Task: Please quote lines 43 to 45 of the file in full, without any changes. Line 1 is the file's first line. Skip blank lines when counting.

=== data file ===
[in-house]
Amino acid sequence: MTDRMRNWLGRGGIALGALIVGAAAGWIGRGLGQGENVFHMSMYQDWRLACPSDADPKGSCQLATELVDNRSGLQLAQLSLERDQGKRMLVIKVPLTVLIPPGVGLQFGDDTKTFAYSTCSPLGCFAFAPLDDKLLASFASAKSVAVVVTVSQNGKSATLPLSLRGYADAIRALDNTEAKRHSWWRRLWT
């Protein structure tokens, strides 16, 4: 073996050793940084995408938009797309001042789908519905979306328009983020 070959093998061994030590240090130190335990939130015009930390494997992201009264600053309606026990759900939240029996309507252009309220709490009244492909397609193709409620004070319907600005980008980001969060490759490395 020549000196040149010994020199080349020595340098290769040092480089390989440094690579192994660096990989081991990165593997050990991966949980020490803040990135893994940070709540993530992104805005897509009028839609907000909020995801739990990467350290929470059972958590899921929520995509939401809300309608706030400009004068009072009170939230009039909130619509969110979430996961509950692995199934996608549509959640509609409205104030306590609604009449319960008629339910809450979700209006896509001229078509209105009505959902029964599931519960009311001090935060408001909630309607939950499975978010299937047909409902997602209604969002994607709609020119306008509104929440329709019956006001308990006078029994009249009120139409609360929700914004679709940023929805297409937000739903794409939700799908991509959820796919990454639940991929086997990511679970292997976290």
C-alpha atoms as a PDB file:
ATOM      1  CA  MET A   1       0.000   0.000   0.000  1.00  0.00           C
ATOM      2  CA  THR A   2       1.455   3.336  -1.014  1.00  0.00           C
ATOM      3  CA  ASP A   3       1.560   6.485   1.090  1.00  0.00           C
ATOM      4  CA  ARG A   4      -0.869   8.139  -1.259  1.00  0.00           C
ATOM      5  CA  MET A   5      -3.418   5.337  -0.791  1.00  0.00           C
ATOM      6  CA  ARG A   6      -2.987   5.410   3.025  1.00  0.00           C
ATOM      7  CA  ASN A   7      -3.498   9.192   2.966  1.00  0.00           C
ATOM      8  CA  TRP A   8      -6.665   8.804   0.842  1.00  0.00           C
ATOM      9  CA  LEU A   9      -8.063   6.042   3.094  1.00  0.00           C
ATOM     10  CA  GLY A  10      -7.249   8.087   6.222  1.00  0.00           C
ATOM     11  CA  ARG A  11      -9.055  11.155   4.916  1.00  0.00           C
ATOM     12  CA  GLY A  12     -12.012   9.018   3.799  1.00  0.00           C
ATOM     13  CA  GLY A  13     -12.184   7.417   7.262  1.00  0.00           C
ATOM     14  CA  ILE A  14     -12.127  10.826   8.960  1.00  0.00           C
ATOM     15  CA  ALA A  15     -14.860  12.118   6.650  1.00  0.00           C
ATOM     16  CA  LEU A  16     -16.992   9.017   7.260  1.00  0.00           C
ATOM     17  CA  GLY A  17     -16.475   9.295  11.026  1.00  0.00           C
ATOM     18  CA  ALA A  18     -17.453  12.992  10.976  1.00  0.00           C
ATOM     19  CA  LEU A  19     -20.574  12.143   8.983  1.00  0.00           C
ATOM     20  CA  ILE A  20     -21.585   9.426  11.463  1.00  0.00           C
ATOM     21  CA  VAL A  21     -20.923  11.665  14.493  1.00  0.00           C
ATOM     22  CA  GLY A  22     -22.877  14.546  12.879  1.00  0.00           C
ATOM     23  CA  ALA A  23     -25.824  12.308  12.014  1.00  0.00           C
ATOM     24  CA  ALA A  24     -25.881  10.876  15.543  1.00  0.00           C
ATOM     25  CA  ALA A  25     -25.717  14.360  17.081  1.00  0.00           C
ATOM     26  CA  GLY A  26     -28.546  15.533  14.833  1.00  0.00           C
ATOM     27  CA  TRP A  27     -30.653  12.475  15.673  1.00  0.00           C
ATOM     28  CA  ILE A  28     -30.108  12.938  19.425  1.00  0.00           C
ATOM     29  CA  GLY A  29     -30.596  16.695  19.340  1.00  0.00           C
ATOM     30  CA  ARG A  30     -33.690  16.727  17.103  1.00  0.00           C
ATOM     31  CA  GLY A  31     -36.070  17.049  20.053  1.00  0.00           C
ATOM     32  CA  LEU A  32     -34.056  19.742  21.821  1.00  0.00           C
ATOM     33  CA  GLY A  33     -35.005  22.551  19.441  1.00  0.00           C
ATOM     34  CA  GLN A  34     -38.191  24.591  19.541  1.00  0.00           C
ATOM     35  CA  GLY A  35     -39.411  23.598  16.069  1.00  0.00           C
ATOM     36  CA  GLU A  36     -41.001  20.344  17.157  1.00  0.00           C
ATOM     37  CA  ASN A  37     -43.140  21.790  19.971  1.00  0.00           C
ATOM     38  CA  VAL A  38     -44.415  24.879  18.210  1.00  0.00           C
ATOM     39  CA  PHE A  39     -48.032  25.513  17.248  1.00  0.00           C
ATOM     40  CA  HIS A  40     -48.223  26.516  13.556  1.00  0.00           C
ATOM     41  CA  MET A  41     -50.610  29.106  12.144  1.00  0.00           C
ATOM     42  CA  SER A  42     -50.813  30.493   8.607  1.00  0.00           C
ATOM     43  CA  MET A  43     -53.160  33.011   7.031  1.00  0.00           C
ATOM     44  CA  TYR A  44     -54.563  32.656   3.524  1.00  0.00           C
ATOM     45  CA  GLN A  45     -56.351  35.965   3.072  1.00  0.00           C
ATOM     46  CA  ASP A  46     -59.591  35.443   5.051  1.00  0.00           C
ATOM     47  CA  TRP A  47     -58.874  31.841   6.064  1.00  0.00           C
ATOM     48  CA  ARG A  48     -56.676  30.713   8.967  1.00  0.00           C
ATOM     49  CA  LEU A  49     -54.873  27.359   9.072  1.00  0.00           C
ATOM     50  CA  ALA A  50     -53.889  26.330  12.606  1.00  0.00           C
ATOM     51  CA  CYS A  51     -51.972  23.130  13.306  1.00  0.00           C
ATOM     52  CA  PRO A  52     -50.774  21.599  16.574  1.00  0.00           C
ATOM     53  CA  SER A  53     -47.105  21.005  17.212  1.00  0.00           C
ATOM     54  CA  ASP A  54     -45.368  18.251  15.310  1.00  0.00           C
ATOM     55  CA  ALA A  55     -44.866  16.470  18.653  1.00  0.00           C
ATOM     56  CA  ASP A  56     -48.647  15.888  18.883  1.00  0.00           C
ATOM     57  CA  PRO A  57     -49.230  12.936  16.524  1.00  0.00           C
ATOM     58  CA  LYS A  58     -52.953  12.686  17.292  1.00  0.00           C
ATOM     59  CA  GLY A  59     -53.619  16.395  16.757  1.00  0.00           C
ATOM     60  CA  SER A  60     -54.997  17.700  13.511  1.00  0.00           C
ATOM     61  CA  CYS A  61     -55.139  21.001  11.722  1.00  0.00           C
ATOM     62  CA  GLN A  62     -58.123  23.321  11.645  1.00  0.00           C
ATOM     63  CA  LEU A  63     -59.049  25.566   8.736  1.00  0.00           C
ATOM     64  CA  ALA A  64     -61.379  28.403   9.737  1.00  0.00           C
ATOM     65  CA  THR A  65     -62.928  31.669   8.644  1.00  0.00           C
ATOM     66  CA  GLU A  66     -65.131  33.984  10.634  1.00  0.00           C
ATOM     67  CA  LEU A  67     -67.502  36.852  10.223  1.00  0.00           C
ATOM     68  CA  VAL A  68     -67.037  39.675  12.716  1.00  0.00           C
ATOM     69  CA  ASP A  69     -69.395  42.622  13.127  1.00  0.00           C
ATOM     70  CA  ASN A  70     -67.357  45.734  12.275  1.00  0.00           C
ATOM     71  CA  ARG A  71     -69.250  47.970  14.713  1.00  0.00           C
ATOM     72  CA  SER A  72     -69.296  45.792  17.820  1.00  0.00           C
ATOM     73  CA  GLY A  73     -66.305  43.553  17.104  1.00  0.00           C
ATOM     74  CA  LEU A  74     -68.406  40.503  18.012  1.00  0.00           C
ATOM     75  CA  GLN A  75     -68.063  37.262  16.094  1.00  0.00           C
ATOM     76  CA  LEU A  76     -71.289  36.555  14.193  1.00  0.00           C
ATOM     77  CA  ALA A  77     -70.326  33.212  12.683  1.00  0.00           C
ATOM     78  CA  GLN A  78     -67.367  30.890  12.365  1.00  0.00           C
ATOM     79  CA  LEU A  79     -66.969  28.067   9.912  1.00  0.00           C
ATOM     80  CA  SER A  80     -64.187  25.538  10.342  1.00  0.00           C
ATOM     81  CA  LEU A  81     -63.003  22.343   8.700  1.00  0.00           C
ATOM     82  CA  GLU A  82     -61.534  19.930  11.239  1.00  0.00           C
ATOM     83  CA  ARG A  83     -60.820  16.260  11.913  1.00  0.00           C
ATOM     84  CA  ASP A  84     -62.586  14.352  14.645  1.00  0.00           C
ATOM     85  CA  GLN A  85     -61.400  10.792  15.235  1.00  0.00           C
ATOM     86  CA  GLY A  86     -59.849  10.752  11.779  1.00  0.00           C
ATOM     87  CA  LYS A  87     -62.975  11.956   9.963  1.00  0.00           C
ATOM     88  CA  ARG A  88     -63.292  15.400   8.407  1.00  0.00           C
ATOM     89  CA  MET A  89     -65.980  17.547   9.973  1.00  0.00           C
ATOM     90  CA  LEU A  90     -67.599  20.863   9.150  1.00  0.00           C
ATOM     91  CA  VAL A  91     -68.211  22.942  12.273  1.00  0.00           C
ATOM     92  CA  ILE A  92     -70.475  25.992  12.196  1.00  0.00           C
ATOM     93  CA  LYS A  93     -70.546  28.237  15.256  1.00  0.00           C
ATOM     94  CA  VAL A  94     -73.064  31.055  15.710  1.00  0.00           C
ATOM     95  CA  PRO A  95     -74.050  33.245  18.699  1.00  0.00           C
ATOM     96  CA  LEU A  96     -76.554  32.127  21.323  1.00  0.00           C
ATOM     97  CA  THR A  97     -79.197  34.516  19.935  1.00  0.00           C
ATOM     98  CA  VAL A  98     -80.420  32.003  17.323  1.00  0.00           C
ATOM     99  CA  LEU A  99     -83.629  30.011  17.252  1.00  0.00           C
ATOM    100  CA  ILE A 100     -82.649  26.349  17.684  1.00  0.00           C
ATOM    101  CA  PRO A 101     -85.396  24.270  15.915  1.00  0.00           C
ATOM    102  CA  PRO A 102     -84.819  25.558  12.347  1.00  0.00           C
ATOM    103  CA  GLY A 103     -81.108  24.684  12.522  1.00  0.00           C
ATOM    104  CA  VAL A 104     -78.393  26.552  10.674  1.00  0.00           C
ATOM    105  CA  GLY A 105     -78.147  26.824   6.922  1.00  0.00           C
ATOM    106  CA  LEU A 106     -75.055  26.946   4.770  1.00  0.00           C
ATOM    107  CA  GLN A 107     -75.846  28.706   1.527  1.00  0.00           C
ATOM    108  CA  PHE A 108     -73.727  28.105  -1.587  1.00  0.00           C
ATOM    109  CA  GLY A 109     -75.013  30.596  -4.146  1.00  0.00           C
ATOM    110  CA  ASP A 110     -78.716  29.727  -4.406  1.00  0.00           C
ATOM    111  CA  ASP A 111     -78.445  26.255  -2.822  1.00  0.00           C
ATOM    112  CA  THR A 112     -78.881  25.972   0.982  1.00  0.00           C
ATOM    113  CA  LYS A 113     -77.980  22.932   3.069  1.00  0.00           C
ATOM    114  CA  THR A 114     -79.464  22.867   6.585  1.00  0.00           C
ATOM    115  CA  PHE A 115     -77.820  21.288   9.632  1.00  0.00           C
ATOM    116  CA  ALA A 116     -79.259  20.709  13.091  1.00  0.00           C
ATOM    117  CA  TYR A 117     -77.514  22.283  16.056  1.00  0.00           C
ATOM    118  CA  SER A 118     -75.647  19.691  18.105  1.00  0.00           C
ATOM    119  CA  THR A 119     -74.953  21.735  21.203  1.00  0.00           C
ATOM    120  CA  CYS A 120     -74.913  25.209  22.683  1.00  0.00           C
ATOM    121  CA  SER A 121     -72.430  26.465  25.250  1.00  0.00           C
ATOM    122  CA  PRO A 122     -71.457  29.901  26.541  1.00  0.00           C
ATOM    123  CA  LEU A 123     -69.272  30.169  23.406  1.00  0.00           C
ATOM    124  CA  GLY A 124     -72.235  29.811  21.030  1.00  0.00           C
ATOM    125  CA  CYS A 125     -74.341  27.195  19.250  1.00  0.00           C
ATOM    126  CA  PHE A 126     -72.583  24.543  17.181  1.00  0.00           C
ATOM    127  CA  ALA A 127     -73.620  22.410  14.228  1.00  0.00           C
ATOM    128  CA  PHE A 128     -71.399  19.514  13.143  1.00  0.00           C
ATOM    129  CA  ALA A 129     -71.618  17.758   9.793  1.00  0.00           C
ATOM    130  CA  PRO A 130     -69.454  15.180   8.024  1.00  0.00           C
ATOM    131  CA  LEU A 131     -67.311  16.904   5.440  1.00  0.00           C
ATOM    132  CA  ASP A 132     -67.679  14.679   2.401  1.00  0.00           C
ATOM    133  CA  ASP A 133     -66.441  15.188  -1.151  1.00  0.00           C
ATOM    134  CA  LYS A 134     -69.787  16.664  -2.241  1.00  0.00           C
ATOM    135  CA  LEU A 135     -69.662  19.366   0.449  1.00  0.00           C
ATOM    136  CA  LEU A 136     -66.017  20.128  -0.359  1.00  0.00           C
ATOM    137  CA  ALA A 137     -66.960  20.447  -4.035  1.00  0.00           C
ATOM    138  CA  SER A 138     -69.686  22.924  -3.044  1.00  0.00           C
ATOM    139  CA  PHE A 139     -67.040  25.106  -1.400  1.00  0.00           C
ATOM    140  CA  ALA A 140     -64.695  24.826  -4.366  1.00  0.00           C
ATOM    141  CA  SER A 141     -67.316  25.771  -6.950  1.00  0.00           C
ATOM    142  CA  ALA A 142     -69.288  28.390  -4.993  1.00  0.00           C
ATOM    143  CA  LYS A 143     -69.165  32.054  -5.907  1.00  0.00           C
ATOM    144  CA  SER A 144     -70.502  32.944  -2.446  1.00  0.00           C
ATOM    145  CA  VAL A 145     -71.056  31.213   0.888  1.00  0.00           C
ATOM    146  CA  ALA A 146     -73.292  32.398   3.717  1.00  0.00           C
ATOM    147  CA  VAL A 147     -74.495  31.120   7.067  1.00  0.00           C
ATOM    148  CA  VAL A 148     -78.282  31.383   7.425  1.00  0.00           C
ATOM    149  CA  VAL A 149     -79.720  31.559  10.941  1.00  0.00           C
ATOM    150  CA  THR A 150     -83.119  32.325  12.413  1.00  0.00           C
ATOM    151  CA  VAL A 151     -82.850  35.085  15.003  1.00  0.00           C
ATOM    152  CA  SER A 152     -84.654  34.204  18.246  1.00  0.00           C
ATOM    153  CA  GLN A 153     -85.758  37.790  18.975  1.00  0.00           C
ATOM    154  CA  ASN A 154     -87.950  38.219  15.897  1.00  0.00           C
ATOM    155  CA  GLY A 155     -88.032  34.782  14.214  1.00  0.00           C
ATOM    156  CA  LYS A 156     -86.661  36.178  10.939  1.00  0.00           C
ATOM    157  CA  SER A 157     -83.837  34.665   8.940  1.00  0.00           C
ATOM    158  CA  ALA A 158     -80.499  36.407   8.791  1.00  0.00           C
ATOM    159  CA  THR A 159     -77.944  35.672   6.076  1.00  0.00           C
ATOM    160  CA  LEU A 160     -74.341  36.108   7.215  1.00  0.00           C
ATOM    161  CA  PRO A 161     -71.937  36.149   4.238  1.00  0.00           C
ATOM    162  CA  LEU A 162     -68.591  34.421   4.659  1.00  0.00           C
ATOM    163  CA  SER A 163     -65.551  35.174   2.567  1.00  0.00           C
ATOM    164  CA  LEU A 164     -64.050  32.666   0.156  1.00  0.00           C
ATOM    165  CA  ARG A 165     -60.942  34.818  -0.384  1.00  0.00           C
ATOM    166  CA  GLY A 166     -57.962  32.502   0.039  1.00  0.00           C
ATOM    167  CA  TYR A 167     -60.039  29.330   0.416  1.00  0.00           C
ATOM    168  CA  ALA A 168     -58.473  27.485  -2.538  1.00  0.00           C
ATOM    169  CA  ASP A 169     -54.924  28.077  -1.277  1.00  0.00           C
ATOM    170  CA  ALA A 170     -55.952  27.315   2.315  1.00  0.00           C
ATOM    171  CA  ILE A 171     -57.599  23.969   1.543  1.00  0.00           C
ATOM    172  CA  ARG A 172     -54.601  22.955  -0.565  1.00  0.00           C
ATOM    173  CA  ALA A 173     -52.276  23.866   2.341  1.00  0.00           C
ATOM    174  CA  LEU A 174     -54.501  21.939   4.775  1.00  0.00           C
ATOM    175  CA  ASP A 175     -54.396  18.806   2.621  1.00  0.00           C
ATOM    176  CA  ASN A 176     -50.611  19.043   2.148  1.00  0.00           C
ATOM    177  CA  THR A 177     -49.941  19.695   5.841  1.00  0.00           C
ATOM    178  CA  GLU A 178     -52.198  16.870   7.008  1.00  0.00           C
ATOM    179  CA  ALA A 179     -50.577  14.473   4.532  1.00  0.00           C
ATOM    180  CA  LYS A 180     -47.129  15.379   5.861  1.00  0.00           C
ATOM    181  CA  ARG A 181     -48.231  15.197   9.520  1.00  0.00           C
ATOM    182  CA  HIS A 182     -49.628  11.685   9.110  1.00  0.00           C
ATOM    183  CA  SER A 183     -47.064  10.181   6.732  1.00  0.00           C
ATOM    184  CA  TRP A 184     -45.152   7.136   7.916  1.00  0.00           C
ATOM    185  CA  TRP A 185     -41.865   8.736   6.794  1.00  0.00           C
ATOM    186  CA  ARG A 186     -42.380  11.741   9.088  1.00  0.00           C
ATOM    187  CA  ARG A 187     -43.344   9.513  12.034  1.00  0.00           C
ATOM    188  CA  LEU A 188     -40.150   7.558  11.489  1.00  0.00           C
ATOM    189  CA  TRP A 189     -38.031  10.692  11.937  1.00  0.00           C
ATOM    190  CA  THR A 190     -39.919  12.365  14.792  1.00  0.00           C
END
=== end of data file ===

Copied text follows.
ATOM     39  CA  PHE A  39     -48.032  25.513  17.248  1.00  0.00           C
ATOM     40  CA  HIS A  40     -48.223  26.516  13.556  1.00  0.00           C
ATOM     41  CA  MET A  41     -50.610  29.106  12.144  1.00  0.00           C